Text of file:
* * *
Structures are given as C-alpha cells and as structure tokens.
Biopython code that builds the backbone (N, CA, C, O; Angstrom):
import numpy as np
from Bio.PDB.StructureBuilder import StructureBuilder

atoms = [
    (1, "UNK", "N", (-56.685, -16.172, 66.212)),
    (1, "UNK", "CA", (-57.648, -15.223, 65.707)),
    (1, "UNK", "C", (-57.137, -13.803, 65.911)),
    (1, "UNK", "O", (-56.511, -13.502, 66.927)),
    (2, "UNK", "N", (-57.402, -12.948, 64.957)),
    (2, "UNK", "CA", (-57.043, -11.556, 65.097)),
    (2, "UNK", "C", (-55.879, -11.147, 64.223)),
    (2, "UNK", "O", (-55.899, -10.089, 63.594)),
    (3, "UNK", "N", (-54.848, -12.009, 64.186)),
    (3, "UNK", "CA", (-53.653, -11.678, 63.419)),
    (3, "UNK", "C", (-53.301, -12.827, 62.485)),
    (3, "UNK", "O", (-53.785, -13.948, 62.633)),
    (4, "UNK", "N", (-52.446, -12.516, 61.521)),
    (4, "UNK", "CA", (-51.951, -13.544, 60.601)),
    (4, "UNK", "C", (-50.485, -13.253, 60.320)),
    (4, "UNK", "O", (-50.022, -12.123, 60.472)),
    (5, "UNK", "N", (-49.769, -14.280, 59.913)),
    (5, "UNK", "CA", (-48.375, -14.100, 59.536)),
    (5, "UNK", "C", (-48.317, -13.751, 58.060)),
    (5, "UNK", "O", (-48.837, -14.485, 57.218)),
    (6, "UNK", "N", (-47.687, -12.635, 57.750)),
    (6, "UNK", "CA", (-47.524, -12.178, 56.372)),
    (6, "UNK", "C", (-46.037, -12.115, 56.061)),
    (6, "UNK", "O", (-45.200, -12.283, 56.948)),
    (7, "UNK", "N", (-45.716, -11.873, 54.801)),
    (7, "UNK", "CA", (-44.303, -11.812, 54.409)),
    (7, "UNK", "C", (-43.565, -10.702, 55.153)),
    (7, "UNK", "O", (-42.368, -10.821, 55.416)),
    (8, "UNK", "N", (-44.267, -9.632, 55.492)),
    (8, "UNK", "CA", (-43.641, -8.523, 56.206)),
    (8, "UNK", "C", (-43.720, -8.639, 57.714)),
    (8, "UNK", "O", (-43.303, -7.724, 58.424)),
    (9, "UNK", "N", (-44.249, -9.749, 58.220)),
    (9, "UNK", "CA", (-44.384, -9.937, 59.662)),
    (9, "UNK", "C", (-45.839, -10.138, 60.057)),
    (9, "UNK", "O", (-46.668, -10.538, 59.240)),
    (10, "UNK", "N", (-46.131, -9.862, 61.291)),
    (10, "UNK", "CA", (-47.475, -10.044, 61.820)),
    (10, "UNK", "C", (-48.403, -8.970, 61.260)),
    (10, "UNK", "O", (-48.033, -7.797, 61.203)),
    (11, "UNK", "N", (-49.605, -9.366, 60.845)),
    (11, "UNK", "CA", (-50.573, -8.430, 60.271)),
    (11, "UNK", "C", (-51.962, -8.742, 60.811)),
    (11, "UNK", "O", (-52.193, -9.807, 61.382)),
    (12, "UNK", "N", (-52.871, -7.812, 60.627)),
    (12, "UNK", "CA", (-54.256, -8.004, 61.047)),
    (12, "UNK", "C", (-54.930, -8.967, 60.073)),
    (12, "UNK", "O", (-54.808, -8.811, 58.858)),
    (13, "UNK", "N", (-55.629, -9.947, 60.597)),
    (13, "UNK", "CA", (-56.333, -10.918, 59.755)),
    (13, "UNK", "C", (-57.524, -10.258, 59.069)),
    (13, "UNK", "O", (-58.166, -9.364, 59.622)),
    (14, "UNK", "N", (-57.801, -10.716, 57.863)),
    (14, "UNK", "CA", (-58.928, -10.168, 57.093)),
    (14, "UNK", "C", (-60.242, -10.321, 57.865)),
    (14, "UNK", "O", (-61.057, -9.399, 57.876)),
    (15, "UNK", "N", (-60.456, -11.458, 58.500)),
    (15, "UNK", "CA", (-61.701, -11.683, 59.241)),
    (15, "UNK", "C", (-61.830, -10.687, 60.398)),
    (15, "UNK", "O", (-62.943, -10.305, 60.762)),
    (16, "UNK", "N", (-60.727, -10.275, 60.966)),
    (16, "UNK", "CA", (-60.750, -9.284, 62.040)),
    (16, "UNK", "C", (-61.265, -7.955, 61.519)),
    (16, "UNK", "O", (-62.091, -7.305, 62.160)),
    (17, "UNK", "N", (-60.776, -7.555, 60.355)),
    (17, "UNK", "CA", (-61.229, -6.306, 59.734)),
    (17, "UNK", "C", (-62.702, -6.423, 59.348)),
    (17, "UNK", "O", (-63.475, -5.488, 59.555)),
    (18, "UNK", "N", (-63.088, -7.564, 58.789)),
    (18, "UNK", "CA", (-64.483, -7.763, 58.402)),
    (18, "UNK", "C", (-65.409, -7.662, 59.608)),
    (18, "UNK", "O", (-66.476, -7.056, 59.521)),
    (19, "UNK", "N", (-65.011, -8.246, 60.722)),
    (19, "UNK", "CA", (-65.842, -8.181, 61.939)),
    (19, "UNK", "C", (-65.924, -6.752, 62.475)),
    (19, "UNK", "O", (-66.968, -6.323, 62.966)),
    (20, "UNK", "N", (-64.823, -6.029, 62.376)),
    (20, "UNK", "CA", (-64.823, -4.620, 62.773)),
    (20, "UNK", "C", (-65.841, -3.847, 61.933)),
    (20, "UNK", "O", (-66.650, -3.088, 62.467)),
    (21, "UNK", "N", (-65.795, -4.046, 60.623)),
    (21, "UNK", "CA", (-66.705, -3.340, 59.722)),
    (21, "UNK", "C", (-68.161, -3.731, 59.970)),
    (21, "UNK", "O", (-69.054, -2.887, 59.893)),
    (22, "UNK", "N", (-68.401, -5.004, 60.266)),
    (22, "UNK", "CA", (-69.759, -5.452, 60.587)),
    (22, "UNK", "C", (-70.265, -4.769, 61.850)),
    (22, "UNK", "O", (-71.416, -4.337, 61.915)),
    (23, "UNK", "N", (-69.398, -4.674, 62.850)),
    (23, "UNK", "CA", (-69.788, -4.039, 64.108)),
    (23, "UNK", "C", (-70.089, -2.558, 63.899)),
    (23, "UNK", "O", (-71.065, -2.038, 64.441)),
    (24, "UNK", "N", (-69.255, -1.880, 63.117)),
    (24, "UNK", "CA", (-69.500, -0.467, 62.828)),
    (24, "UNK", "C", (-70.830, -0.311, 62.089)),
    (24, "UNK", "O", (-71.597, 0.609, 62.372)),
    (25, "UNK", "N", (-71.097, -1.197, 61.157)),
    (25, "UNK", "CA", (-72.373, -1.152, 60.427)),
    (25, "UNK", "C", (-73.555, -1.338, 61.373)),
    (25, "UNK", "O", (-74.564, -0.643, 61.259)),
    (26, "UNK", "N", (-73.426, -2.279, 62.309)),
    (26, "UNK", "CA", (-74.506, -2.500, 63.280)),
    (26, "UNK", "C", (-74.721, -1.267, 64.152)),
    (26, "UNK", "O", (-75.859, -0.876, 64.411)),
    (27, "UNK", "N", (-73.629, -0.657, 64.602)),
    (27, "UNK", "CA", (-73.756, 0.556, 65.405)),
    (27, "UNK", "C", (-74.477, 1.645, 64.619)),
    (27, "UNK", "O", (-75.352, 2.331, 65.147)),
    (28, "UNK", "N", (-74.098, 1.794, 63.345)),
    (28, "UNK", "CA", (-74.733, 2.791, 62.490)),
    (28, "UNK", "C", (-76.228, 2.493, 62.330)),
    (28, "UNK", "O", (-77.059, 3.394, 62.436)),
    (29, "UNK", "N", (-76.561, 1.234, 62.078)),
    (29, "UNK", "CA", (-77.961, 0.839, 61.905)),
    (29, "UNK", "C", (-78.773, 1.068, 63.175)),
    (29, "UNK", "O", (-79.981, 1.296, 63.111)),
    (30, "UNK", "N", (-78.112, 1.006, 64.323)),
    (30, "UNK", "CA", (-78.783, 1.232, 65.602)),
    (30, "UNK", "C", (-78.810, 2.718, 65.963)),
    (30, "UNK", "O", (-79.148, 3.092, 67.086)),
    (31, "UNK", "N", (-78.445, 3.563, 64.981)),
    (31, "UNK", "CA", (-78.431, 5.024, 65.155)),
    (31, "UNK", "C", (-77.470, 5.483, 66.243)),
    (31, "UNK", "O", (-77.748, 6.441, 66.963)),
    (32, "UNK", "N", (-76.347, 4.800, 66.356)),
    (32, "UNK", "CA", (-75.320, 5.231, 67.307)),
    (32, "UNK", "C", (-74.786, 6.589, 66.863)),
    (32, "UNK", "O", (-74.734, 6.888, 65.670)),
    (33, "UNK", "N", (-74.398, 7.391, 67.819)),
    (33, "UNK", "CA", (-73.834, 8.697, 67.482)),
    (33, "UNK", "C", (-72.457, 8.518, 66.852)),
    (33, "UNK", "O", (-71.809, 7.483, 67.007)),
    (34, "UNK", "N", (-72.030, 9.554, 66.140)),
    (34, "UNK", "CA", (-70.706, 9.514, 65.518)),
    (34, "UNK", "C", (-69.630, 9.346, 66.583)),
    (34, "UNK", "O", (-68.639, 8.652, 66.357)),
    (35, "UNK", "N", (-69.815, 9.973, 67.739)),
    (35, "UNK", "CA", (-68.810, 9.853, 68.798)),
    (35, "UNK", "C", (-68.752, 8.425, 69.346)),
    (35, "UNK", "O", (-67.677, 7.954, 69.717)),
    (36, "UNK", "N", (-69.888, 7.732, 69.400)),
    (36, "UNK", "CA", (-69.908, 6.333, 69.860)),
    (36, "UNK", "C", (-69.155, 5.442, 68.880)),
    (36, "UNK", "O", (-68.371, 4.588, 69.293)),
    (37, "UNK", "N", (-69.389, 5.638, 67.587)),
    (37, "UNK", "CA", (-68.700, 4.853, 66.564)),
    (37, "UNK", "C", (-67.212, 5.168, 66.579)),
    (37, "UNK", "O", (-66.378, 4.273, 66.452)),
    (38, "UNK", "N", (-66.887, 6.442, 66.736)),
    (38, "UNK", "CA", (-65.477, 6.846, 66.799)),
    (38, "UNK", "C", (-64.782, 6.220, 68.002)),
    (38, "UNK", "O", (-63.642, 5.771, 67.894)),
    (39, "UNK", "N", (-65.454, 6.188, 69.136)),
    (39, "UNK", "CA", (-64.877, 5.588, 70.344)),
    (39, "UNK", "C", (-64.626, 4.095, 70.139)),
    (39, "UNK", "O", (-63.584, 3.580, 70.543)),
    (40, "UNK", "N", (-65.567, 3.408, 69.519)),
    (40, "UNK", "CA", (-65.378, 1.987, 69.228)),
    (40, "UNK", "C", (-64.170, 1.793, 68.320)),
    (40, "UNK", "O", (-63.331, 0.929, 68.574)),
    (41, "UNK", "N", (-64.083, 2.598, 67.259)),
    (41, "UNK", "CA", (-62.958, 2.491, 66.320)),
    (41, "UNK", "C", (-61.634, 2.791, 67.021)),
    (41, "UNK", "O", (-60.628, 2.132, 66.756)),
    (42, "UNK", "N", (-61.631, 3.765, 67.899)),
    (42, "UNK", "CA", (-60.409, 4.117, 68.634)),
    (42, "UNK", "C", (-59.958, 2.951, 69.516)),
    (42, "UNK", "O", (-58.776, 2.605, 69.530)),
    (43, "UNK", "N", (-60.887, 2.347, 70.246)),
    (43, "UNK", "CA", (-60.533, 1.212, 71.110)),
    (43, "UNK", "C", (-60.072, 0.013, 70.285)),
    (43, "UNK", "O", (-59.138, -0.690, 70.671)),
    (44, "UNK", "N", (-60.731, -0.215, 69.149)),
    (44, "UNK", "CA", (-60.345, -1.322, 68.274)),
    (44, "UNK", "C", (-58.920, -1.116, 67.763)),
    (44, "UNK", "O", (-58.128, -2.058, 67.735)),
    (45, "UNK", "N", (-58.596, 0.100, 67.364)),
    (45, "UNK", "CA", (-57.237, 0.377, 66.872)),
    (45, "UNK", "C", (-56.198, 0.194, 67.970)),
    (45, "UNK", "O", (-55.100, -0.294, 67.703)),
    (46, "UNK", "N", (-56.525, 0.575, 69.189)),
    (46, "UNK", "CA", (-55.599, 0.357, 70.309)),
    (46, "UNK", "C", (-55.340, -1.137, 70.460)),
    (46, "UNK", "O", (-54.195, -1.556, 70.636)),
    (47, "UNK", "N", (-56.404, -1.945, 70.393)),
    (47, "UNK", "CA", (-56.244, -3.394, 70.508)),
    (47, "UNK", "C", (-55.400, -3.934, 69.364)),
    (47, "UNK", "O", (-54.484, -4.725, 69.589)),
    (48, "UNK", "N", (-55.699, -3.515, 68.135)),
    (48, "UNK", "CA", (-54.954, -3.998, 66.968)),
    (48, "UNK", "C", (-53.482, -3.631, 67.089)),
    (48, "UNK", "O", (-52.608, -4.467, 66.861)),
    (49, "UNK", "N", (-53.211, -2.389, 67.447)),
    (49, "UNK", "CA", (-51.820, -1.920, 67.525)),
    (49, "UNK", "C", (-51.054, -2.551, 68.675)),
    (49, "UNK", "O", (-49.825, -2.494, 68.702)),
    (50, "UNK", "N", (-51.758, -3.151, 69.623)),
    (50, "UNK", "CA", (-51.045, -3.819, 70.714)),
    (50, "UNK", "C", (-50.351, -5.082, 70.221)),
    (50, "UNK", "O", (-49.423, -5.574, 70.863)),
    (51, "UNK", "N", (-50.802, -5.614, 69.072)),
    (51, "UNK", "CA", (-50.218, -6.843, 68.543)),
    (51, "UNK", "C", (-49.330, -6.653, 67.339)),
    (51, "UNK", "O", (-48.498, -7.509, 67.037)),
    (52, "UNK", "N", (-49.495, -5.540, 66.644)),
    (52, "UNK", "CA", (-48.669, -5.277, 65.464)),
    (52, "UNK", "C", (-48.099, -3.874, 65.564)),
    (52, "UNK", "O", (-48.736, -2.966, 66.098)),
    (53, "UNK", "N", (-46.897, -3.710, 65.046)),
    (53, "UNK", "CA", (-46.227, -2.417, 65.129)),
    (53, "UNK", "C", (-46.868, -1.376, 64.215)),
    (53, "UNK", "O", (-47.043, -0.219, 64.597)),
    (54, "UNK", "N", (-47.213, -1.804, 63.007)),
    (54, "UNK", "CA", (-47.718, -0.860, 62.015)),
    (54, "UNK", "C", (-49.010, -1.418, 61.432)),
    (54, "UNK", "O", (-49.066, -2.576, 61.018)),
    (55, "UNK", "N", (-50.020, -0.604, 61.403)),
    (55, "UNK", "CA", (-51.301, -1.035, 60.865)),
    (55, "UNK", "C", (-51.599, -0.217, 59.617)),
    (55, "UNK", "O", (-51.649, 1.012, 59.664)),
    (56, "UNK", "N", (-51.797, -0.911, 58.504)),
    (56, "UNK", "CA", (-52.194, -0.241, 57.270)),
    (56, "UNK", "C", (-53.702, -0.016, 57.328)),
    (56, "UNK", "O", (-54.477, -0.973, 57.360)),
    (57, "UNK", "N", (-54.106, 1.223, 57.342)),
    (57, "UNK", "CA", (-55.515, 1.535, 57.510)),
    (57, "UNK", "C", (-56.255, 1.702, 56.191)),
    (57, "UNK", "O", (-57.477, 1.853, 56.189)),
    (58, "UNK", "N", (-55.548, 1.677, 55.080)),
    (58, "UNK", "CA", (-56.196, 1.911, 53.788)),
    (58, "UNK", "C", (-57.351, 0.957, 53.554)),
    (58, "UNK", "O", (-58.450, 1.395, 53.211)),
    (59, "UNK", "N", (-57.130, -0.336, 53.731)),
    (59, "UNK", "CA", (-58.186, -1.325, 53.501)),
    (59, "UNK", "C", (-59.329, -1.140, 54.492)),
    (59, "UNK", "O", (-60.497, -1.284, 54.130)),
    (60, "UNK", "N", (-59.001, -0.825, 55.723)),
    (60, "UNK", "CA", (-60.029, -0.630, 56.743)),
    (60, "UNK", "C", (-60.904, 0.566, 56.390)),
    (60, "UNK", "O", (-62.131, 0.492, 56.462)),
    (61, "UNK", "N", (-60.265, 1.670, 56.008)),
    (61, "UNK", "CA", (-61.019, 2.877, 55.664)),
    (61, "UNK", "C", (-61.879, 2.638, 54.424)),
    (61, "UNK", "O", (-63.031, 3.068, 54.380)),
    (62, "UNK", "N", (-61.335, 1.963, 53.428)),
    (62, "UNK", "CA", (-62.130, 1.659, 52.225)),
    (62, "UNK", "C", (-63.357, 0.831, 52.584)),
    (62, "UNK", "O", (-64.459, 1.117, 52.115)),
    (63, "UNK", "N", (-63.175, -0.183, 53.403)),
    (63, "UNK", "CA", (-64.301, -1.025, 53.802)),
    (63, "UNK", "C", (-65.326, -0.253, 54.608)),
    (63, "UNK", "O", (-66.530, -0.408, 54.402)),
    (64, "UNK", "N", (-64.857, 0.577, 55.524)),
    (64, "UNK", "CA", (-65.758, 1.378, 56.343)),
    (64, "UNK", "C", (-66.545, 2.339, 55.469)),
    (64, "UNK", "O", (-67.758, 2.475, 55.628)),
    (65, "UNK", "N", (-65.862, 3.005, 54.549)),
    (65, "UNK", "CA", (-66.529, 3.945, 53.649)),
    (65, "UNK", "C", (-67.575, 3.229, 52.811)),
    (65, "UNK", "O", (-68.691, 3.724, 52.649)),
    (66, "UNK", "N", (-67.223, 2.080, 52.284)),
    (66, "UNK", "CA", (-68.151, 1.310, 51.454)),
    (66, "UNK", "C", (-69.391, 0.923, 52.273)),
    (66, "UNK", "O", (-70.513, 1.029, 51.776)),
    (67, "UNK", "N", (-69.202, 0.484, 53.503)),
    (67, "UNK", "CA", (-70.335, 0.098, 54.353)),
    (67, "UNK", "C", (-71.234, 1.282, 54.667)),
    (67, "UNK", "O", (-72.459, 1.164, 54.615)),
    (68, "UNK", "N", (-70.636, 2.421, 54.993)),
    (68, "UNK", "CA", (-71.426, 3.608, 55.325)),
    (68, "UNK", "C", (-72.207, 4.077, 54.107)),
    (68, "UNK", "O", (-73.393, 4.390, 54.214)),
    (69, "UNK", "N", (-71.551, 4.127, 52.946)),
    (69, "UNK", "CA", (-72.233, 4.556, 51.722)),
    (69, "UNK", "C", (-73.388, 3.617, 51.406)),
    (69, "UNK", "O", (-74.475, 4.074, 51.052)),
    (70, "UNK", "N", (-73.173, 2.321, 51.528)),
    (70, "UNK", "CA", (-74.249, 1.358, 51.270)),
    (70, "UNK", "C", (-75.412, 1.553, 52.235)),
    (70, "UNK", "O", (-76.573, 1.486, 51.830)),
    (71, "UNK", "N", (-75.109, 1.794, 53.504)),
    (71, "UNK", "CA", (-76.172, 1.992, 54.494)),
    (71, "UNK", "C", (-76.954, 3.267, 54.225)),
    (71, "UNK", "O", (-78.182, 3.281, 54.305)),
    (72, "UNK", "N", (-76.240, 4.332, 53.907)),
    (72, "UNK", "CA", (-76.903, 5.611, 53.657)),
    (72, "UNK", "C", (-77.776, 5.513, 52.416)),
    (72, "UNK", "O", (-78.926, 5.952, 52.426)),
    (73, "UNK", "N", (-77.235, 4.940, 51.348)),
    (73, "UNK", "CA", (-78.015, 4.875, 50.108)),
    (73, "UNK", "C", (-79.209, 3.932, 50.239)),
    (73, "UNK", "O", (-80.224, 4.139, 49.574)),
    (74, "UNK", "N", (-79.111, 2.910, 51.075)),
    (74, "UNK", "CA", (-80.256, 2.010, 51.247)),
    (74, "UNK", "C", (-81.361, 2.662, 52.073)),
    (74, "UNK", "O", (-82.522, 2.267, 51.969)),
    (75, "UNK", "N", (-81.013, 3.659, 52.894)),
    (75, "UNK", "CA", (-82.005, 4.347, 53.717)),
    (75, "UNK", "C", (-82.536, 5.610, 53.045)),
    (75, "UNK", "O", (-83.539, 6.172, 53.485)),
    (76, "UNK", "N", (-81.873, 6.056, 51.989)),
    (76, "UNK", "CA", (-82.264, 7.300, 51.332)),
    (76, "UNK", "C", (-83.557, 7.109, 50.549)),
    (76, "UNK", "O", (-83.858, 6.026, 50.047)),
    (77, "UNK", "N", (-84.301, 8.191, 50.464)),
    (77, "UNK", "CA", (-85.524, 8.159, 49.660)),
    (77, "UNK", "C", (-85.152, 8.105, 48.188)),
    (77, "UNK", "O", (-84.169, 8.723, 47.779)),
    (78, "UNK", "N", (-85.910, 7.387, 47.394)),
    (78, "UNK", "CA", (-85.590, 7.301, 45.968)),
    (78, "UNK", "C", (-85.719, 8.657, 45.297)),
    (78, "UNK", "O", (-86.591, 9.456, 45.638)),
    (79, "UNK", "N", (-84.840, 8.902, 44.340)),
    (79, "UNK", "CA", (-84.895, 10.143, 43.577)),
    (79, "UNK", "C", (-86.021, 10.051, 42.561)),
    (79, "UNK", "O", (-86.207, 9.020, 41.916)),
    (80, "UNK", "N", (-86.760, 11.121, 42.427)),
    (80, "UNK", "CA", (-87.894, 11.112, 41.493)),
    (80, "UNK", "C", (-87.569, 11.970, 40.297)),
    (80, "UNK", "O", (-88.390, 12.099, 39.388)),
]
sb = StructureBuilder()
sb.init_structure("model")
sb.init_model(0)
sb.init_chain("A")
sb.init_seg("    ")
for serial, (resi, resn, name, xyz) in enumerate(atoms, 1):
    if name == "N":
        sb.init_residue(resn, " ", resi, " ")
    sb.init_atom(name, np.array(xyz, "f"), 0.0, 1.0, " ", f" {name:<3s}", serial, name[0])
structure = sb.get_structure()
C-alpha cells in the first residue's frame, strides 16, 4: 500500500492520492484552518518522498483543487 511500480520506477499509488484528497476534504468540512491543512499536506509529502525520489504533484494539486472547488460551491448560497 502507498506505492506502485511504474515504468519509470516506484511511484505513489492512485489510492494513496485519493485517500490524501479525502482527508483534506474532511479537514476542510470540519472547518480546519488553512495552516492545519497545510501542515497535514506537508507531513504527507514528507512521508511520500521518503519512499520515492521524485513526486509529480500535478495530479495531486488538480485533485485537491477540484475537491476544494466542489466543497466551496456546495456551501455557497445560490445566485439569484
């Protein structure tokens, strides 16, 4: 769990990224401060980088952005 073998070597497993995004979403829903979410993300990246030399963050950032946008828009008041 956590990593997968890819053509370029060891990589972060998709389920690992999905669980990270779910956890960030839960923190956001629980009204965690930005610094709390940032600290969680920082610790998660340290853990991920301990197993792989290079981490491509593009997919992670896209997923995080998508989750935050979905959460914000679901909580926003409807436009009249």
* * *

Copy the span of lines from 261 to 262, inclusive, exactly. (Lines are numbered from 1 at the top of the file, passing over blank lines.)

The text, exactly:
    (64, "UNK", "O", (-67.758, 2.475, 55.628)),
    (65, "UNK", "N", (-65.862, 3.005, 54.549)),